Why plant Audubon® Native Orange Coneflower?
One of the most popular Spirits of all time—and with good reason! Orange Coneflower is popular with flower arrangers for its long-lasting gold (they’re not actually orange) blossoms. It’s popular with new gardeners for its durability and ease of care. It’s popular with pollinators, like native bees, butterflies, Syrphid Flies, and beetles for its nourishing nectar and pollen. And it’s popular with songbirds for its seeds. Add this easygoing native to your mixed borders, foundation beds, rain garden, wildflower meadow, or cutting garden for weeks of joyful Black-Eyed Susan flowers and major wildlife appeal year after year.
A treat for pollinators, Orange Coneflower nourishes many of our hardworking native bees. Bumblebees, digger bees, mining bees, sweat bees, leaf-cutting bees, carpenter bees, and cuckoo bees all visit this plant to forage for nectar and pollen. One species of mining bee seeks out Rudbeckia plants (Brown-Eyed and Black-Eyed Susans) specifically to feed its young—Rudbeckia pollen is the only type of pollen its larvae can eat. Orange Coneflower is native to much of the eastern United States. Its range extends from Wisconsin to Massachusetts in the North and from Texas to Florida in the South.
How to use Audubon® Native Orange Coneflower in the landscape?
Orange Coneflower plays host to some other interesting insects. The darling silvery checkerspot butterfly sometimes lays its eggs on its foliage. Several moth species take advantage of this plant, too, including the fascinating camouflaged looper. This clever caterpillar eats the flower parts of its host plant, and literally glues bits of the petals to its body while it eats to hide itself from predators! Eventually, it transforms into a pretty jade-green moth.
Hardiness Zone: 3-9
How To Plant Audubon® Native Orange Coneflower
Orange Coneflower is an adaptable, easy-going Spirit, but does best in a full-sun position in rich but well-drained soil. Water it regularly—about once a week if there’s no rain. The bloom period may be extended by diligent deadheading (trimming the spent flowers off). You may want to leave the end-of-season seed heads standing over the winter, both for some visual interest and for bird food. Cut all dead stems and foliage back before growth resumes in spring. Orange Coneflower loves heat and may be slow to get started in the spring.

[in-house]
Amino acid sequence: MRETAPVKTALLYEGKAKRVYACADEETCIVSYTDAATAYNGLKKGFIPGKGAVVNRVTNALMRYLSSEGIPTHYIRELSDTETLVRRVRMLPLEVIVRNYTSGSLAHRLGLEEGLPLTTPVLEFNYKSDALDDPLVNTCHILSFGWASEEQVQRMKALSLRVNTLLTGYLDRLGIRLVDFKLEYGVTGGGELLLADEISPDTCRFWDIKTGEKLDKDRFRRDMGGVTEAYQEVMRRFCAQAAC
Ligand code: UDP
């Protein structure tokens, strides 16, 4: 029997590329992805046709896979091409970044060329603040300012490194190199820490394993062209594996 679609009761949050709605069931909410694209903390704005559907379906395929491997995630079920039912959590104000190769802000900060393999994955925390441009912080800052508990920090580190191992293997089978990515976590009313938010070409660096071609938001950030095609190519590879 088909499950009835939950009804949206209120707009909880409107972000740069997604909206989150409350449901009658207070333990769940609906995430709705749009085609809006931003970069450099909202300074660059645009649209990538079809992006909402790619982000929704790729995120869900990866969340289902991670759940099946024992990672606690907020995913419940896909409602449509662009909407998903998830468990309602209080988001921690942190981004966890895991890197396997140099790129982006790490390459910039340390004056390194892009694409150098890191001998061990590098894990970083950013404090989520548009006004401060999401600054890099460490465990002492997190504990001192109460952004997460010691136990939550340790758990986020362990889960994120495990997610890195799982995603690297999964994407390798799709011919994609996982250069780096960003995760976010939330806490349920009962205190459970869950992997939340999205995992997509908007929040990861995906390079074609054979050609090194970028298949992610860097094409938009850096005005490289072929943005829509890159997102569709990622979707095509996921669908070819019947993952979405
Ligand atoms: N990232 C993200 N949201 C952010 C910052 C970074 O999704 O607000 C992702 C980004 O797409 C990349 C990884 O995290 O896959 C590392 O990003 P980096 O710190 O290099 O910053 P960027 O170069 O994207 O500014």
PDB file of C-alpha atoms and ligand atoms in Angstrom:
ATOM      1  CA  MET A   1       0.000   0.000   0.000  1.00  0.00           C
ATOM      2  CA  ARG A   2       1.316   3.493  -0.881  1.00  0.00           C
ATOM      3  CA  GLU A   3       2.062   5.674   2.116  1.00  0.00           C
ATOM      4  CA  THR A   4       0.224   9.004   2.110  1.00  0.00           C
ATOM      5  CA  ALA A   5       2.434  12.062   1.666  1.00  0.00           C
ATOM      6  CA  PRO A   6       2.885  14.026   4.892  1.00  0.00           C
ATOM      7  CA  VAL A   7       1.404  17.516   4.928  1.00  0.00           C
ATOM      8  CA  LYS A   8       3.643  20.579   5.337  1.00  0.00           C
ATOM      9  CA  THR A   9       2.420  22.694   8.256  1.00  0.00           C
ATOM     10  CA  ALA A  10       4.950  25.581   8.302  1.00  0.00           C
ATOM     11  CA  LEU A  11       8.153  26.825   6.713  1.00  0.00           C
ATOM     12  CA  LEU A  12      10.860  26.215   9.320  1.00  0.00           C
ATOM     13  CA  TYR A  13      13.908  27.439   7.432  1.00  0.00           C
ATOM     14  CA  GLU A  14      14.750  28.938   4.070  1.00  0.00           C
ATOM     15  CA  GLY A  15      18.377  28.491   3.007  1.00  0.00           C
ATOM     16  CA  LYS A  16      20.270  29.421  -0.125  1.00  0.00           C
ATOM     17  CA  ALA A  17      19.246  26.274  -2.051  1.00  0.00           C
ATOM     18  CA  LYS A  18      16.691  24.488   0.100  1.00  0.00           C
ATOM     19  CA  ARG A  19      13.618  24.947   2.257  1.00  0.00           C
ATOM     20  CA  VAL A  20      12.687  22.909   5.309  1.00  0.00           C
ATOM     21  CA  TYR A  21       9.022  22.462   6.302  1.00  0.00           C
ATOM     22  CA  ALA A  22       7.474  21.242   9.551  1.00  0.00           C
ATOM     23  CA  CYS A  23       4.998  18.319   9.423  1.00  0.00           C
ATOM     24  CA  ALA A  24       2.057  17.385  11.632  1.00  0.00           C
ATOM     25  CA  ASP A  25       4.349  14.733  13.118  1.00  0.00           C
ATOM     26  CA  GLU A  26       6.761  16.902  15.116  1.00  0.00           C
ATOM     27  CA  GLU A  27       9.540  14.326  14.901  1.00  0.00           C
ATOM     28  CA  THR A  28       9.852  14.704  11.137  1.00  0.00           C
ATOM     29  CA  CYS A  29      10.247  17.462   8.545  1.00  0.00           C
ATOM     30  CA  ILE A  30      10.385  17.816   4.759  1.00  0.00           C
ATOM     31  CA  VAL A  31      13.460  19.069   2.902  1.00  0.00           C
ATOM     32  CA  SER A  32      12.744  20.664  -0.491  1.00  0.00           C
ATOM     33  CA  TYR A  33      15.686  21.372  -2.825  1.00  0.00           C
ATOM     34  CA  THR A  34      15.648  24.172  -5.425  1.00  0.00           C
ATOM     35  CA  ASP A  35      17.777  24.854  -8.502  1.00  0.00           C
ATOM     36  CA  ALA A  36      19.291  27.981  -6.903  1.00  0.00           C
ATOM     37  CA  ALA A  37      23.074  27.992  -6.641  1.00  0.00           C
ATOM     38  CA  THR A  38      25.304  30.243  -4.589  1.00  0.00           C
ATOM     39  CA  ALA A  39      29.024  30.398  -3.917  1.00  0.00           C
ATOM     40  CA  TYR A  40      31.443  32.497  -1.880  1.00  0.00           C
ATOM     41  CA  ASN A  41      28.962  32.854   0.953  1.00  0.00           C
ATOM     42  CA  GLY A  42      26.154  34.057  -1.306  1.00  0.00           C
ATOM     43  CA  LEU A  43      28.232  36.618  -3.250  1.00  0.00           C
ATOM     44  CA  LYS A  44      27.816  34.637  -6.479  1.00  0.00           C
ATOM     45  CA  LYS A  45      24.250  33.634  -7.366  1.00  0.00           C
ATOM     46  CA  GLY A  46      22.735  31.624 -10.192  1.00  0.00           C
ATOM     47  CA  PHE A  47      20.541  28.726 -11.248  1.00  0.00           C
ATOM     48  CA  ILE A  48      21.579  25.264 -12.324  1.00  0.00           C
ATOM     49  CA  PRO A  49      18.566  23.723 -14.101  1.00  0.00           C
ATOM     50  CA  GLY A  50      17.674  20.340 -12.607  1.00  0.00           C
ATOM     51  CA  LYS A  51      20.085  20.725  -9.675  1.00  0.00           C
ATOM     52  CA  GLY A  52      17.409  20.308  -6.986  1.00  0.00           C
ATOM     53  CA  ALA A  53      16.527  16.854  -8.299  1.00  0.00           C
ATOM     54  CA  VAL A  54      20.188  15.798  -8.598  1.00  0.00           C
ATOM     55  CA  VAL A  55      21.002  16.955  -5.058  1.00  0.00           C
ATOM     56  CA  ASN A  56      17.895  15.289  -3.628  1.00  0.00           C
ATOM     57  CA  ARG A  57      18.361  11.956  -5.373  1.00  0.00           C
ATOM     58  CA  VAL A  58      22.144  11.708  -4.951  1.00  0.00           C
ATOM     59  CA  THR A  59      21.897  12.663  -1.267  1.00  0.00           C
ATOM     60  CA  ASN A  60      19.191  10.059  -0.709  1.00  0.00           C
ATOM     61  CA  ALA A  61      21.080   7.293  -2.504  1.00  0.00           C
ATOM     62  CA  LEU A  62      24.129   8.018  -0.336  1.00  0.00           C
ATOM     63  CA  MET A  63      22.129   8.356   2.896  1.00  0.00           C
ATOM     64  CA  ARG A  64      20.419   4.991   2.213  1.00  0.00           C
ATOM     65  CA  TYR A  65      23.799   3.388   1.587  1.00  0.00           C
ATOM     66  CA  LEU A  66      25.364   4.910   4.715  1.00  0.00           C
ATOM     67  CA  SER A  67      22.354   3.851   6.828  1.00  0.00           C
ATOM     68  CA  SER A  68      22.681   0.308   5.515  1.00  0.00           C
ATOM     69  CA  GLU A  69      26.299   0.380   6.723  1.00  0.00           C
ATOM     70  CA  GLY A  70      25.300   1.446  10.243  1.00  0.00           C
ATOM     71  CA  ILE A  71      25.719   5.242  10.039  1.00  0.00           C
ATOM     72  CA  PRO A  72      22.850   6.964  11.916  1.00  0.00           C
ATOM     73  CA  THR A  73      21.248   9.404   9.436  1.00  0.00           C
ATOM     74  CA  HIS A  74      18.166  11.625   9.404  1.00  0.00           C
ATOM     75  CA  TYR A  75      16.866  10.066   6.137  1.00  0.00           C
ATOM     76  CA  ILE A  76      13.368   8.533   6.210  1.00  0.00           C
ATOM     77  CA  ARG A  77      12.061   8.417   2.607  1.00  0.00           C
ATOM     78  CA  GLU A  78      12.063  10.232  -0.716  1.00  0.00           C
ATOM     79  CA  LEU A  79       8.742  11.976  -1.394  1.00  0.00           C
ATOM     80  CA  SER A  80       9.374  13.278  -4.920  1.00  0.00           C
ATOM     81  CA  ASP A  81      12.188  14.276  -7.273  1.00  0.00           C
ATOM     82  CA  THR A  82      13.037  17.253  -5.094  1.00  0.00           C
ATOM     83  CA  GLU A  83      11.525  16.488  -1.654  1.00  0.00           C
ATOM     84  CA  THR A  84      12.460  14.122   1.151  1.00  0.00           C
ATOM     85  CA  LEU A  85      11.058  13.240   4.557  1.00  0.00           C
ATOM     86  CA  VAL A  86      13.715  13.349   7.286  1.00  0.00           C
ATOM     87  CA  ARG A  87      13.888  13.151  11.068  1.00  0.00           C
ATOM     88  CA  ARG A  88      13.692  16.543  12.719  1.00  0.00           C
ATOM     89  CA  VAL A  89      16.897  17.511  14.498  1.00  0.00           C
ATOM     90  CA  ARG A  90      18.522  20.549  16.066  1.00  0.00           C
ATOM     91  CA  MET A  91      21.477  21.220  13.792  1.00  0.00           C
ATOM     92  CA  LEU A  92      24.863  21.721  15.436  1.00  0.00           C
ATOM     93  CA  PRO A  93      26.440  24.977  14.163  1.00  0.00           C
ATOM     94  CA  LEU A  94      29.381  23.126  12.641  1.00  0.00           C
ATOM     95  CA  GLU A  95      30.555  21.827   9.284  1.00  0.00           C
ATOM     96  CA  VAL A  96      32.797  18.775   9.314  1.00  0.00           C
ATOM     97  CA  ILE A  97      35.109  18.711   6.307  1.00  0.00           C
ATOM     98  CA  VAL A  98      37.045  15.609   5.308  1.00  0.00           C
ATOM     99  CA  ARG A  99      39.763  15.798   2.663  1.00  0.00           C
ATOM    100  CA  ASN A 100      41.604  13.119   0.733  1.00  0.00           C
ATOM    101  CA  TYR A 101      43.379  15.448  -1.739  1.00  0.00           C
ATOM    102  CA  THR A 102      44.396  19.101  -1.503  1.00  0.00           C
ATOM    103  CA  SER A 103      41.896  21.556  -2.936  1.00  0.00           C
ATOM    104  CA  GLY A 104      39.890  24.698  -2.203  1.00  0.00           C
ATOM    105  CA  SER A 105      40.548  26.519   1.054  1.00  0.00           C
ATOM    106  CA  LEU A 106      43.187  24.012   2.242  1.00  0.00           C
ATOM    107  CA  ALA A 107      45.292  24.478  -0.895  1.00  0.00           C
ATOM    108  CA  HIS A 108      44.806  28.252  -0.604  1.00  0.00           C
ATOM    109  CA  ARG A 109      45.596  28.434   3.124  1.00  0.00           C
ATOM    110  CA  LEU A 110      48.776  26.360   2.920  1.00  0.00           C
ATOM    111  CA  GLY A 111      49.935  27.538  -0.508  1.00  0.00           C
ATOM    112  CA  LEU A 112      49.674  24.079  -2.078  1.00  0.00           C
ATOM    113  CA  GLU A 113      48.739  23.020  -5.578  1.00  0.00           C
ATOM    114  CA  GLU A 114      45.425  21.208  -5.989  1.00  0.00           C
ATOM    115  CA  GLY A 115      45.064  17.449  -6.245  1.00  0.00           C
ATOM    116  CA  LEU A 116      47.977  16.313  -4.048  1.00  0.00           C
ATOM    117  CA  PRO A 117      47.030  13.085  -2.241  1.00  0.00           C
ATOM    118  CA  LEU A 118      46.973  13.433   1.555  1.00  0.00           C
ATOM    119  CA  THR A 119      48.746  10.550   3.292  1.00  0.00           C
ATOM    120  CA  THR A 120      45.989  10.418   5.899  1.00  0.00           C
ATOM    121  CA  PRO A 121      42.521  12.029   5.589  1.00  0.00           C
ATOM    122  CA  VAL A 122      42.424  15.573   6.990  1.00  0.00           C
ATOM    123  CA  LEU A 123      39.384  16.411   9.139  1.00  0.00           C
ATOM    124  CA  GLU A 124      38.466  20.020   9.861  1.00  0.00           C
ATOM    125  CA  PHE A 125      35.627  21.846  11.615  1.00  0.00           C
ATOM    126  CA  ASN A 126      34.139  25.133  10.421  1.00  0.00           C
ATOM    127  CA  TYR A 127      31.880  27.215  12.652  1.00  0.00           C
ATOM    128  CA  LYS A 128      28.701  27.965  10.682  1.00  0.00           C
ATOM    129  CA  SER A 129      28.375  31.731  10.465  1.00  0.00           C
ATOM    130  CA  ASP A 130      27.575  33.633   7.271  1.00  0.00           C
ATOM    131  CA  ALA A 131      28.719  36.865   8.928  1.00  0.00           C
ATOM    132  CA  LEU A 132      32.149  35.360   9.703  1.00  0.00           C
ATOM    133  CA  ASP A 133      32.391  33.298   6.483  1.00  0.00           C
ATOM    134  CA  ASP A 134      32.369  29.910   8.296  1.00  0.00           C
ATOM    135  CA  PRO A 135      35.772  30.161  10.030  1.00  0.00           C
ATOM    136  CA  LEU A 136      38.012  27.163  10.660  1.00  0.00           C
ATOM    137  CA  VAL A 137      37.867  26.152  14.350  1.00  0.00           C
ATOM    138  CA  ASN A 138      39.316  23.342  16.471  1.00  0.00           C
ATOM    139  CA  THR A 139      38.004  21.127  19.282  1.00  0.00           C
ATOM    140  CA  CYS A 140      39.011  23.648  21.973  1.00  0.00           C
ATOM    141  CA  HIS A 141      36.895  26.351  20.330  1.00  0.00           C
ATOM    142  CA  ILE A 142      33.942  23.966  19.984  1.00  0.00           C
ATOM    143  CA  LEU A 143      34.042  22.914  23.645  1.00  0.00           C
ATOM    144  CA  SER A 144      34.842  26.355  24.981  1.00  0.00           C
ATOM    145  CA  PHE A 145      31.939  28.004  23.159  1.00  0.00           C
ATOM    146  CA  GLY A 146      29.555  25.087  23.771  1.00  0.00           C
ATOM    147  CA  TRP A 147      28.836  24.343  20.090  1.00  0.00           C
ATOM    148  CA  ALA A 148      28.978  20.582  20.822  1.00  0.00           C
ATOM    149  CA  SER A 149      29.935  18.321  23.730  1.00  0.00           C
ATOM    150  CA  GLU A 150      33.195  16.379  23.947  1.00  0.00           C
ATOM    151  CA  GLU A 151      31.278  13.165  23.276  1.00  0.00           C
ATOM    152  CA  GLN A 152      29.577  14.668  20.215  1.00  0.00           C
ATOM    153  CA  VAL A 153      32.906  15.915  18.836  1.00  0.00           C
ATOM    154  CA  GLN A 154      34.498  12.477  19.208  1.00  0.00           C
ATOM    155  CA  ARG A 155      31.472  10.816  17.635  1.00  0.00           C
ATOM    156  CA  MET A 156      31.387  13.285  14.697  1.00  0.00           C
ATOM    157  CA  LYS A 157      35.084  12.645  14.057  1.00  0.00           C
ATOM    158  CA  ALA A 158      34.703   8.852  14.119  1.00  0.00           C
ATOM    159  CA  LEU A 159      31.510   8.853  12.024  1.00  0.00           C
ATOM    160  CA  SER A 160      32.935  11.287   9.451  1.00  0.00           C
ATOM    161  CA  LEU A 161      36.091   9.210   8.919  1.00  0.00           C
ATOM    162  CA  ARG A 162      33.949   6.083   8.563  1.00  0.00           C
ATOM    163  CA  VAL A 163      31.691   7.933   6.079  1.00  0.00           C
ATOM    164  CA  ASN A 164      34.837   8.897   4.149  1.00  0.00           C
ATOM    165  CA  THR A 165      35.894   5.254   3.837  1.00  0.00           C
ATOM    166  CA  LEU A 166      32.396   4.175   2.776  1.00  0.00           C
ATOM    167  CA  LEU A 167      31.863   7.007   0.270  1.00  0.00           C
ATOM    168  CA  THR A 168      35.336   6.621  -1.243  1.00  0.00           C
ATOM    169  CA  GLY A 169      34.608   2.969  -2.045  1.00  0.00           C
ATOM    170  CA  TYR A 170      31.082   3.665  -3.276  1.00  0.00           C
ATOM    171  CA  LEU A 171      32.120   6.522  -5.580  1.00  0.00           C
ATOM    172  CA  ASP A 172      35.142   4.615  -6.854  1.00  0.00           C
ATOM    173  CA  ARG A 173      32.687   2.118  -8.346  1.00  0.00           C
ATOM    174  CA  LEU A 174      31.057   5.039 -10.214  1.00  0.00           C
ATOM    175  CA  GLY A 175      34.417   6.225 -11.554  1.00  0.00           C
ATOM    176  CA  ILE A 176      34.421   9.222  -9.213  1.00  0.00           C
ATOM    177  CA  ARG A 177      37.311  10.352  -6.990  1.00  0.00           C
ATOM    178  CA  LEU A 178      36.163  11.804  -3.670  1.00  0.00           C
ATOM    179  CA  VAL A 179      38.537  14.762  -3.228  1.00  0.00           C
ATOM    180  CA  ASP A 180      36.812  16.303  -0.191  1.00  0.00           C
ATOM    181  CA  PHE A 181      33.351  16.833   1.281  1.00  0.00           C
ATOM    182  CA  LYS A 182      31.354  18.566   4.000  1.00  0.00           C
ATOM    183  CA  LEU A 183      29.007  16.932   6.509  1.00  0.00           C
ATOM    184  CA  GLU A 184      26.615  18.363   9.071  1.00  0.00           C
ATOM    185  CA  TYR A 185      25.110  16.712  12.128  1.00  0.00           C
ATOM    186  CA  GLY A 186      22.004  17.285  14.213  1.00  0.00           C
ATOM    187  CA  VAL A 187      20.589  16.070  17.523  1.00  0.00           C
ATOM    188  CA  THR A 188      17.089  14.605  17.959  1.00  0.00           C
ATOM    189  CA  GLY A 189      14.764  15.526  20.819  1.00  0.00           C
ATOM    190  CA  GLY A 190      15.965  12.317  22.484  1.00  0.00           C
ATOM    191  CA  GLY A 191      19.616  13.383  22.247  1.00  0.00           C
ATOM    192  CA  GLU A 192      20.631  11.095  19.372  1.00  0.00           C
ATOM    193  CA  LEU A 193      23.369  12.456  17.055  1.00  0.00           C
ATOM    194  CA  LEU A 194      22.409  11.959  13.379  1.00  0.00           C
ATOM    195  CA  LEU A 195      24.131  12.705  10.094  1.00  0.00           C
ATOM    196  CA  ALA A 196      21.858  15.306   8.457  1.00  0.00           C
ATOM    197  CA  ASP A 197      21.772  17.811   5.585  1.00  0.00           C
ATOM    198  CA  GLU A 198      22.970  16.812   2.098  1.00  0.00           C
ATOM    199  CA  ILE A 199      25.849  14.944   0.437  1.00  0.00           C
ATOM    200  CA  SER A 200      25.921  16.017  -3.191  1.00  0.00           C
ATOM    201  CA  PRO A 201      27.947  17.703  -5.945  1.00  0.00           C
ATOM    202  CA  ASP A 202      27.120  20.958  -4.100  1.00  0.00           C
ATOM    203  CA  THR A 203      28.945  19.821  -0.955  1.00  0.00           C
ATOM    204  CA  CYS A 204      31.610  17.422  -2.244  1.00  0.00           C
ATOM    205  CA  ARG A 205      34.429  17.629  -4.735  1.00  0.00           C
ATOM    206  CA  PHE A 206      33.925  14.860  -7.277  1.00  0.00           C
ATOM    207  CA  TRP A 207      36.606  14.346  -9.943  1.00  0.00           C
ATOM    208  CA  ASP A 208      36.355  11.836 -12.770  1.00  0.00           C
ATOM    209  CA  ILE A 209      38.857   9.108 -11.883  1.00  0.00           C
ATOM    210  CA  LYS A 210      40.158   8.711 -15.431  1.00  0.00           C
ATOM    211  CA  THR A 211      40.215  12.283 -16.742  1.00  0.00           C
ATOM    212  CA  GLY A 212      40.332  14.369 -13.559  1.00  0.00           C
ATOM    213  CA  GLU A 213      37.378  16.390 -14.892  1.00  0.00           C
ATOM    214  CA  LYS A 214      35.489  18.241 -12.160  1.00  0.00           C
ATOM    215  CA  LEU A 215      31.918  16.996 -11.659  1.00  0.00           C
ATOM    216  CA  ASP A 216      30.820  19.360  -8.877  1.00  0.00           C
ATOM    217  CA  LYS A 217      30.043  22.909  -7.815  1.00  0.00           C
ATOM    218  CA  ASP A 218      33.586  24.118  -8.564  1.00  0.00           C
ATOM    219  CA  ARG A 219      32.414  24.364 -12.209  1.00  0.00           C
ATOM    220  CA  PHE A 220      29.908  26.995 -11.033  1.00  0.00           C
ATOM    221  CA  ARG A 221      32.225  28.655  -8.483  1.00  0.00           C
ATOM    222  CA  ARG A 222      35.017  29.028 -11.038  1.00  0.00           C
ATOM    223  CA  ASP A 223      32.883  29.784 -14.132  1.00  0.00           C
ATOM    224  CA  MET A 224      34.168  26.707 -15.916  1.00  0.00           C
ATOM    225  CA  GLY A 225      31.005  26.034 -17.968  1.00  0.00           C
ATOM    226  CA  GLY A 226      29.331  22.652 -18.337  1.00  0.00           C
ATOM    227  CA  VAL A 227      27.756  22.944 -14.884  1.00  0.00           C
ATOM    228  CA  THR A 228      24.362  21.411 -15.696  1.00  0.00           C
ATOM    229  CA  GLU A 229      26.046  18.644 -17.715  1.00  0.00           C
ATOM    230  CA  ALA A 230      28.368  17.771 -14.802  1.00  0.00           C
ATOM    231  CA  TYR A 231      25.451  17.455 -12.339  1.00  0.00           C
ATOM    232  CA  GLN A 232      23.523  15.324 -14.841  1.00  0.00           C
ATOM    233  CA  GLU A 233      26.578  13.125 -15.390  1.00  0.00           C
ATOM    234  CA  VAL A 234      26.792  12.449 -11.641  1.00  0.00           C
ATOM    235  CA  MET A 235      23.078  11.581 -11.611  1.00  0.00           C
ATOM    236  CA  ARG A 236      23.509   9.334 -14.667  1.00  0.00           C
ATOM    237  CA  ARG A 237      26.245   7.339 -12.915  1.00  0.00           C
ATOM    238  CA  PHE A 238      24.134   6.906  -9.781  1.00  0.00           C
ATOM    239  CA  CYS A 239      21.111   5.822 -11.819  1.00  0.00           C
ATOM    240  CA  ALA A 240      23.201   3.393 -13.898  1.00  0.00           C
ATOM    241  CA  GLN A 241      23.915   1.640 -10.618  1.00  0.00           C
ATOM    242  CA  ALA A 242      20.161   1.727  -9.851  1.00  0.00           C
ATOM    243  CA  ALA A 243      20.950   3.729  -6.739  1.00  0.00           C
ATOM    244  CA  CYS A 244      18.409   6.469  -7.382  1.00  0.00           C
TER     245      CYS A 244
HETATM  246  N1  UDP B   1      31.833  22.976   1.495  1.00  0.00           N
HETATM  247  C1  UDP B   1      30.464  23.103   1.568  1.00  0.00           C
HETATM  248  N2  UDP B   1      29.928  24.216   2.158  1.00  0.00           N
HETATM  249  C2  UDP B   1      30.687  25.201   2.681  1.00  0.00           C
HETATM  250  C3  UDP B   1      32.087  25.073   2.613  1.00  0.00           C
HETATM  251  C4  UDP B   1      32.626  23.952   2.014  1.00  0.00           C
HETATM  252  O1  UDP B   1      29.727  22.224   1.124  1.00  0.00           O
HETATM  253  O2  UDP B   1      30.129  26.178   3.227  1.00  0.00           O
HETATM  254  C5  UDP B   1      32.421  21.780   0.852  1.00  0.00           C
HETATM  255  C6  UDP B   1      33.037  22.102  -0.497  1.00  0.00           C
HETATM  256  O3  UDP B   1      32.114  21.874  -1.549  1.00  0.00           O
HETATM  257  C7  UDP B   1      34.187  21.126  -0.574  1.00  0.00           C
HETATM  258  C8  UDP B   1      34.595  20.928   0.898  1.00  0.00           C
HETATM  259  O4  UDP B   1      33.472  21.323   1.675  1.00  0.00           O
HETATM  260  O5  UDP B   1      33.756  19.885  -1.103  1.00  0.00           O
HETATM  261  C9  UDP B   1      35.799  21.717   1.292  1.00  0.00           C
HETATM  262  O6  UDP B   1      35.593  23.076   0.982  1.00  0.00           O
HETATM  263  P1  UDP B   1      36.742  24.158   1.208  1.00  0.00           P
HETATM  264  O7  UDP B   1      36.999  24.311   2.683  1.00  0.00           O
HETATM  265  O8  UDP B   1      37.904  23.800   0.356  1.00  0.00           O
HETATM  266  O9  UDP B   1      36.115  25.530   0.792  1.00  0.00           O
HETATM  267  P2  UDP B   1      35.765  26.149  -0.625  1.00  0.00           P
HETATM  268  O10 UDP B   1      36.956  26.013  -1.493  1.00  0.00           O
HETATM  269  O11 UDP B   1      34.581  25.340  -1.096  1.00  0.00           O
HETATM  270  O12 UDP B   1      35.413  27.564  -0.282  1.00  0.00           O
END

How To Water
Water twice weekly for the first 3-5 weeks; then water weekly for the remainder of the year until winter. When you water, water very slowly and very thoroughly. The water needs to reach to the bottom of the root ball and that takes time. Watering needs may be altered due to extreme weather conditions.
How To Fertilize
Incorporate Elements Starter Plant food granular form into the soil when planting. If planting in spring or summer start fertilizing late fall using Elements Starter Plant food granular form on an annual basis each late year. Continue this for three years to get your plant well established.
How To Prune
Each fall, just before winter sets in clean up the previous years foliage and compost it. Be sure your perennials are mulched well for winter protection. Two inches of an organic mulch will do the job. Consider leaving the plant debris in place through the winter and doing your clean up on the weather warms in the spring. While it doesn't make things neat and tidy, the debris provides overwintering protection for insects, their eggs and pupae including our native Viceroy butterfly.